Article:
- The Washington Times - Monday, March 6, 2006

Brandon Noble came into the NFL the hard way and he’s leaving it the hard way.

The often-injured Washington Redskins defensive tackle is expected to be among the team’s cuts because his $1.7 million salary is too high for a team with serious cap issues.

Noble, who will be 32 next month, missed all of last season because of knee surgeries and a resulting staph infection. He contracted another post-surgical infection in January. And as Noble made public for the first time for this story, he also suffered life-threatening blood clots in each lung during his January hospitalization.

“I was a lot closer to dying than I would like to admit,” said Noble, who hasn’t officially retired yet. “I’m feeling a lot better. My appetite is back. I’m 280 pounds [up 25 pounds from his low point during his illness], although I still get an upset stomach a lot. I’m back walking and playing with my kids, but there are still some hurdles to be overcome. I’ll be on blood thinners for at least four to five months, so I couldn’t even be on the field for anyone until after that.”

It took three years for Noble to make the NFL after leaving Penn State. Noble signed with San Francisco as a rookie free agent in 1997 and rejoined the 49ers in January 1998 but spent just five weeks on the practice squad during those first two seasons while also playing two springs in NFL Europe.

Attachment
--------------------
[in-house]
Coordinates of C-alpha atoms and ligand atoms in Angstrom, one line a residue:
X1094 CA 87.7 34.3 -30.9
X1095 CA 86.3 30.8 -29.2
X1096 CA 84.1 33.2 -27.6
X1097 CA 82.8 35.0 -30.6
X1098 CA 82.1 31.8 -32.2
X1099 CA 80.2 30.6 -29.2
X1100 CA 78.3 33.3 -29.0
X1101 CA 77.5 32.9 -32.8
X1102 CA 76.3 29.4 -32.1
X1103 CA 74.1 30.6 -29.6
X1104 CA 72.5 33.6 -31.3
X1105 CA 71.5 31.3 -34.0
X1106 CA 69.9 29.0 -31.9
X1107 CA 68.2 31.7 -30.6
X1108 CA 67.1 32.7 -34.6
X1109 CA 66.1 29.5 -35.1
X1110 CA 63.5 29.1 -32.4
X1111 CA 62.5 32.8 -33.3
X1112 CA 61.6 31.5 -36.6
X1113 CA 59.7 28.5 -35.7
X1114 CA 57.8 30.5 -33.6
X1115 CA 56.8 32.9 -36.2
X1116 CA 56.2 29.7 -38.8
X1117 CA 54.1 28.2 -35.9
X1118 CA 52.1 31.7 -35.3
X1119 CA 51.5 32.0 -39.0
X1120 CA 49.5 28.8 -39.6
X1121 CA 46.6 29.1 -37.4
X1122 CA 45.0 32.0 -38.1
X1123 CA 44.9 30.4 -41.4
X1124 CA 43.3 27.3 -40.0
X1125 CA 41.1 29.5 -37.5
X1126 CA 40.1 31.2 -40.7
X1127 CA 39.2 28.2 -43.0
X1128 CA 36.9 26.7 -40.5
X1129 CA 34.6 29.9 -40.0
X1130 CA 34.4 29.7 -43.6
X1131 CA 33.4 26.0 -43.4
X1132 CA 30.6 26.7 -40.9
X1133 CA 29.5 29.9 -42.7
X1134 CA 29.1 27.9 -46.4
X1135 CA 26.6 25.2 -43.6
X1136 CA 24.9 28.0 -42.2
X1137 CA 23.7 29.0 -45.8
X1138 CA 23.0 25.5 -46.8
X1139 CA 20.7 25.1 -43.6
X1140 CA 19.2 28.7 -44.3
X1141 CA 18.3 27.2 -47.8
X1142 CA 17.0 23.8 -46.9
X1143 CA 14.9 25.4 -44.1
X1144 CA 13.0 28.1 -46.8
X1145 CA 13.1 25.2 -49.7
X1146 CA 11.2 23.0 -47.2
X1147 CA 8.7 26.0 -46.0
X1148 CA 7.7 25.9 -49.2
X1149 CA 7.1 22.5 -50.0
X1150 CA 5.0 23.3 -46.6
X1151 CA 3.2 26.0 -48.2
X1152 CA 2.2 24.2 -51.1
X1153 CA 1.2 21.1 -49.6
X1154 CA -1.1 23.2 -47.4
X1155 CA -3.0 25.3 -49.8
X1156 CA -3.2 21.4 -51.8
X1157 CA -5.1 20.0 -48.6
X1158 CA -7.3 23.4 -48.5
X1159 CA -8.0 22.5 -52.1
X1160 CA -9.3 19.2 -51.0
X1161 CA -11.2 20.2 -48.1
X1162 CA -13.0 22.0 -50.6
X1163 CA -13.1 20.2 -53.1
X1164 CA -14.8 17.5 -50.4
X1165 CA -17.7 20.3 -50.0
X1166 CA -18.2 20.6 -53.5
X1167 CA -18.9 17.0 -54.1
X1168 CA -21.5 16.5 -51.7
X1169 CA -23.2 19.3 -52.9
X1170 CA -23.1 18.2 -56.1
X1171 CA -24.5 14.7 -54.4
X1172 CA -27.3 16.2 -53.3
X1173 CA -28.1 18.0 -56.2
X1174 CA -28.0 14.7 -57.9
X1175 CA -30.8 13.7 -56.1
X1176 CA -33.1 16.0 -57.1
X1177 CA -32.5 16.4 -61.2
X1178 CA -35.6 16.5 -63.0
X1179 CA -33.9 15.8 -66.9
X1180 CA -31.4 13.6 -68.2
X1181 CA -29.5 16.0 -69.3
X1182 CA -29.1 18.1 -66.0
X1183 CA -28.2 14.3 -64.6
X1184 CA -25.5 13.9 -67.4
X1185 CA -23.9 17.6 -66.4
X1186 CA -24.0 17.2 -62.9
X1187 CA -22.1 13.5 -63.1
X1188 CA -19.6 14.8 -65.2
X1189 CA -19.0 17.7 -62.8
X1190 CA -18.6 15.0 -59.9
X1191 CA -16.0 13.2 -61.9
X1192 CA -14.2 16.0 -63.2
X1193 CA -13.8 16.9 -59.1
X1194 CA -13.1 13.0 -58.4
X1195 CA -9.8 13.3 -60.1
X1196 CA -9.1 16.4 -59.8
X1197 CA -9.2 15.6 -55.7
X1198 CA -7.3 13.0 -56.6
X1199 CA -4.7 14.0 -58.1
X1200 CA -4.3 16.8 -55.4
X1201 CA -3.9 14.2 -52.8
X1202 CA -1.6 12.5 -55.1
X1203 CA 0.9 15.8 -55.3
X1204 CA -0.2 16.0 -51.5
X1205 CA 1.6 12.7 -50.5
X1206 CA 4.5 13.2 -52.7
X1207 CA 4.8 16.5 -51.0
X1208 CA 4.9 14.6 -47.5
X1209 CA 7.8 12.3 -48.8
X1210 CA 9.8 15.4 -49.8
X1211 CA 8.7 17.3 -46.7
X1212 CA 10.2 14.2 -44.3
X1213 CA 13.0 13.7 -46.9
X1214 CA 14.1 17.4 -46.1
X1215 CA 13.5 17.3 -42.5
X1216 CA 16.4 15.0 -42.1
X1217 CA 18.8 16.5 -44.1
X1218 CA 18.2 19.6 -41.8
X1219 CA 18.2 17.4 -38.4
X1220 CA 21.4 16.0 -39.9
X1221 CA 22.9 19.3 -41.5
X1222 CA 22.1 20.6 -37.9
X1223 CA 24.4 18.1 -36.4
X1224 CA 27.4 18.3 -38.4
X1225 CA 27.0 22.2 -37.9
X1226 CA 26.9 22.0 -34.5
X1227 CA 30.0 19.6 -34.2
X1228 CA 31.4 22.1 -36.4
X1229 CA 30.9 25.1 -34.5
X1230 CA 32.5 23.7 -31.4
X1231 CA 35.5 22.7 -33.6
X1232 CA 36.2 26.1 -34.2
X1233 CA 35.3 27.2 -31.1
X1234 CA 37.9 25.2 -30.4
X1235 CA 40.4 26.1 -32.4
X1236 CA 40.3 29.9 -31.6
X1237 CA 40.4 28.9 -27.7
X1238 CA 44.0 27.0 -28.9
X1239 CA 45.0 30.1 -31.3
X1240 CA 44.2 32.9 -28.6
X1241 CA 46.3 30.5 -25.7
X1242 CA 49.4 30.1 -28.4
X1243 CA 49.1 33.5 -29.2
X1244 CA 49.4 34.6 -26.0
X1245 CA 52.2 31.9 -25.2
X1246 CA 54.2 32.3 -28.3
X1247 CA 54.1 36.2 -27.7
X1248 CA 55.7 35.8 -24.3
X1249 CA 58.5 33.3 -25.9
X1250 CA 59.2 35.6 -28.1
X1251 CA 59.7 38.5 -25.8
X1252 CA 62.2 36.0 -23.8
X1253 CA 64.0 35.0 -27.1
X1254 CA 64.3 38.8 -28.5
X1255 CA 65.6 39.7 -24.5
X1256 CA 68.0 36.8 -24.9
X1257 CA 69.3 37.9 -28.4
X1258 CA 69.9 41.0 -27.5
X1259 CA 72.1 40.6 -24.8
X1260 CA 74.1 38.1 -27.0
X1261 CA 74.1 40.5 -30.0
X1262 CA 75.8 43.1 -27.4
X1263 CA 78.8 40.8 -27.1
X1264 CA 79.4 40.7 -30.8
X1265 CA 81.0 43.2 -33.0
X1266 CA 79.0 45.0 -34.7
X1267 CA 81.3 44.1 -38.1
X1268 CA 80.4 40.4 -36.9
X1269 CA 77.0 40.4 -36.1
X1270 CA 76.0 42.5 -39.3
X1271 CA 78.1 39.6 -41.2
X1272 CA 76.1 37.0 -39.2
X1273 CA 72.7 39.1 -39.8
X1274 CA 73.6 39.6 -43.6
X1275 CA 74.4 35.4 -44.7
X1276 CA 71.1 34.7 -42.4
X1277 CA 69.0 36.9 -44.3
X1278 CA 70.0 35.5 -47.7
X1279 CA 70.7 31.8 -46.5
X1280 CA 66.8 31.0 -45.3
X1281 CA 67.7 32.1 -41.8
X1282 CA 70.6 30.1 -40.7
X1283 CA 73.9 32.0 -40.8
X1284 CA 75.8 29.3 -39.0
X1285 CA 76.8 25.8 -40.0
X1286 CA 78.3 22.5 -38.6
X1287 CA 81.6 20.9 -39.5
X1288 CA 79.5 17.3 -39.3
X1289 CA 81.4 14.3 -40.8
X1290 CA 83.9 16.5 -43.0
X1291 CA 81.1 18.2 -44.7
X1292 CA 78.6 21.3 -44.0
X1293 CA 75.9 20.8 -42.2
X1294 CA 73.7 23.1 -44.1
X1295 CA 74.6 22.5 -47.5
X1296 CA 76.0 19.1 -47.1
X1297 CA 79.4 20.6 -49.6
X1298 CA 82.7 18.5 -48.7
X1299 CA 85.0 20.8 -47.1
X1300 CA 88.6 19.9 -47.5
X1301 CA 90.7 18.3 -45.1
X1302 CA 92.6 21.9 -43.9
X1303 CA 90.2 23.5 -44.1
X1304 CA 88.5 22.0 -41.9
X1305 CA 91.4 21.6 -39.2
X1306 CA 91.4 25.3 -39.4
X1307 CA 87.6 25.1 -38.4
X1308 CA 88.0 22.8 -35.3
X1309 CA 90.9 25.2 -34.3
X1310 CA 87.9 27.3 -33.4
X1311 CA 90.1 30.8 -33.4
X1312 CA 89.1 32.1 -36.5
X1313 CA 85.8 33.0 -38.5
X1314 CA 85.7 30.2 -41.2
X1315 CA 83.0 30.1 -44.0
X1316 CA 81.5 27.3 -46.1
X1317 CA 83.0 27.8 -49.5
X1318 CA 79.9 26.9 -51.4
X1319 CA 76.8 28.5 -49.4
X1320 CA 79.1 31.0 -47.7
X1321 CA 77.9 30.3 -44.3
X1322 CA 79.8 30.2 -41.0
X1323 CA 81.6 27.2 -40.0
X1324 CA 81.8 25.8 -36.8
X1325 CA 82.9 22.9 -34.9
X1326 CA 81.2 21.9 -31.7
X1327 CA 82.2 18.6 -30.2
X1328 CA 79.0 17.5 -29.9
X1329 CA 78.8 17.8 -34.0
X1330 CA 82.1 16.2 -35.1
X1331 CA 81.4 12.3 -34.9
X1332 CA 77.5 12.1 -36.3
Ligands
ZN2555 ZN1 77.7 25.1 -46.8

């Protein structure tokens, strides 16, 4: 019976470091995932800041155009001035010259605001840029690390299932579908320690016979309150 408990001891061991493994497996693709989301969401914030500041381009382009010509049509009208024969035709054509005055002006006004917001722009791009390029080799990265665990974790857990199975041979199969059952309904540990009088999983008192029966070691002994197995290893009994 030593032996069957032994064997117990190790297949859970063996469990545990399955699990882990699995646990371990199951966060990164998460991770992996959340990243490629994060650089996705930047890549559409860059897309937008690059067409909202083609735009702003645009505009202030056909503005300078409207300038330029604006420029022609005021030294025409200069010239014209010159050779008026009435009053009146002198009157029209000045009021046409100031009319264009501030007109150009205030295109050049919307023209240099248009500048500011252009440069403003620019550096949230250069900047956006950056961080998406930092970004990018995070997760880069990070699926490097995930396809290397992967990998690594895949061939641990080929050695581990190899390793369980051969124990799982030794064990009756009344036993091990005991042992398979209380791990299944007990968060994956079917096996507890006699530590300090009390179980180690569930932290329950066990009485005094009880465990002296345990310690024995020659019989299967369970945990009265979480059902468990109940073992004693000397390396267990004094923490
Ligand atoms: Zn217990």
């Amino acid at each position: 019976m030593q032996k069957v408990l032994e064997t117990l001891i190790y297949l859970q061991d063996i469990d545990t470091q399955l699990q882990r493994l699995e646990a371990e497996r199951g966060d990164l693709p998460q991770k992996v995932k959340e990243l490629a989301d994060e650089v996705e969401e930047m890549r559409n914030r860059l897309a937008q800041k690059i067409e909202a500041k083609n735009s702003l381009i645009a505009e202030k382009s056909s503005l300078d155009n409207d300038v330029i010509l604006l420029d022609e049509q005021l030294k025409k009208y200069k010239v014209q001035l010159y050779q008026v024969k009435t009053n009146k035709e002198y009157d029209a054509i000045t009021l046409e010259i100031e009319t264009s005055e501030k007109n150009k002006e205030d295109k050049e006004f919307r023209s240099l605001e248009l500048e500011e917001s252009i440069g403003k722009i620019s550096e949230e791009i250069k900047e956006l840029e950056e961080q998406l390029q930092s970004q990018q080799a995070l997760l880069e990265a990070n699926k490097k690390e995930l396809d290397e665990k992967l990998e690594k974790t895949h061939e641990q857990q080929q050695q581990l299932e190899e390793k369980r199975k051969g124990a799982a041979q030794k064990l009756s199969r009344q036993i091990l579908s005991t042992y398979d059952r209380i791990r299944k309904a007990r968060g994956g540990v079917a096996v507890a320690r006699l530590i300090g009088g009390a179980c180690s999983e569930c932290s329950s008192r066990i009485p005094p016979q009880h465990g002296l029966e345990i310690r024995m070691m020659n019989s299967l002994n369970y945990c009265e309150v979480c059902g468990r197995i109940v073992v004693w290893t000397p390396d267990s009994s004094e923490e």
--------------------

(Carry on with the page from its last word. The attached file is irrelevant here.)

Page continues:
Noble finally made his NFL debut in Dallas’ 1999 opener, a game that remains his fondest football memory. He pressured then-Redskins quarterback Brad Johnson to set up a sack that led to the Cowboys’ winning touchdown in a stunning 41-35 comeback in overtime.

Noble became a starter midway through the 2000 season and remained so for the next two years. He signed with Washington as a free agent in 2003 but missed that season after tearing up a knee in preseason. Noble recovered to play in every game in 2004, with six starts, before his knee ailment led to what will be the end of his career.

“It’s no big deal for me because I expect to be cut,” Noble said. “Everybody’s career ends at some point earlier than they would like it, too. There are very few John Elways in this league.”

While Noble would like a future in football via radio or coaching, for now, “my focus is on getting healthy.”

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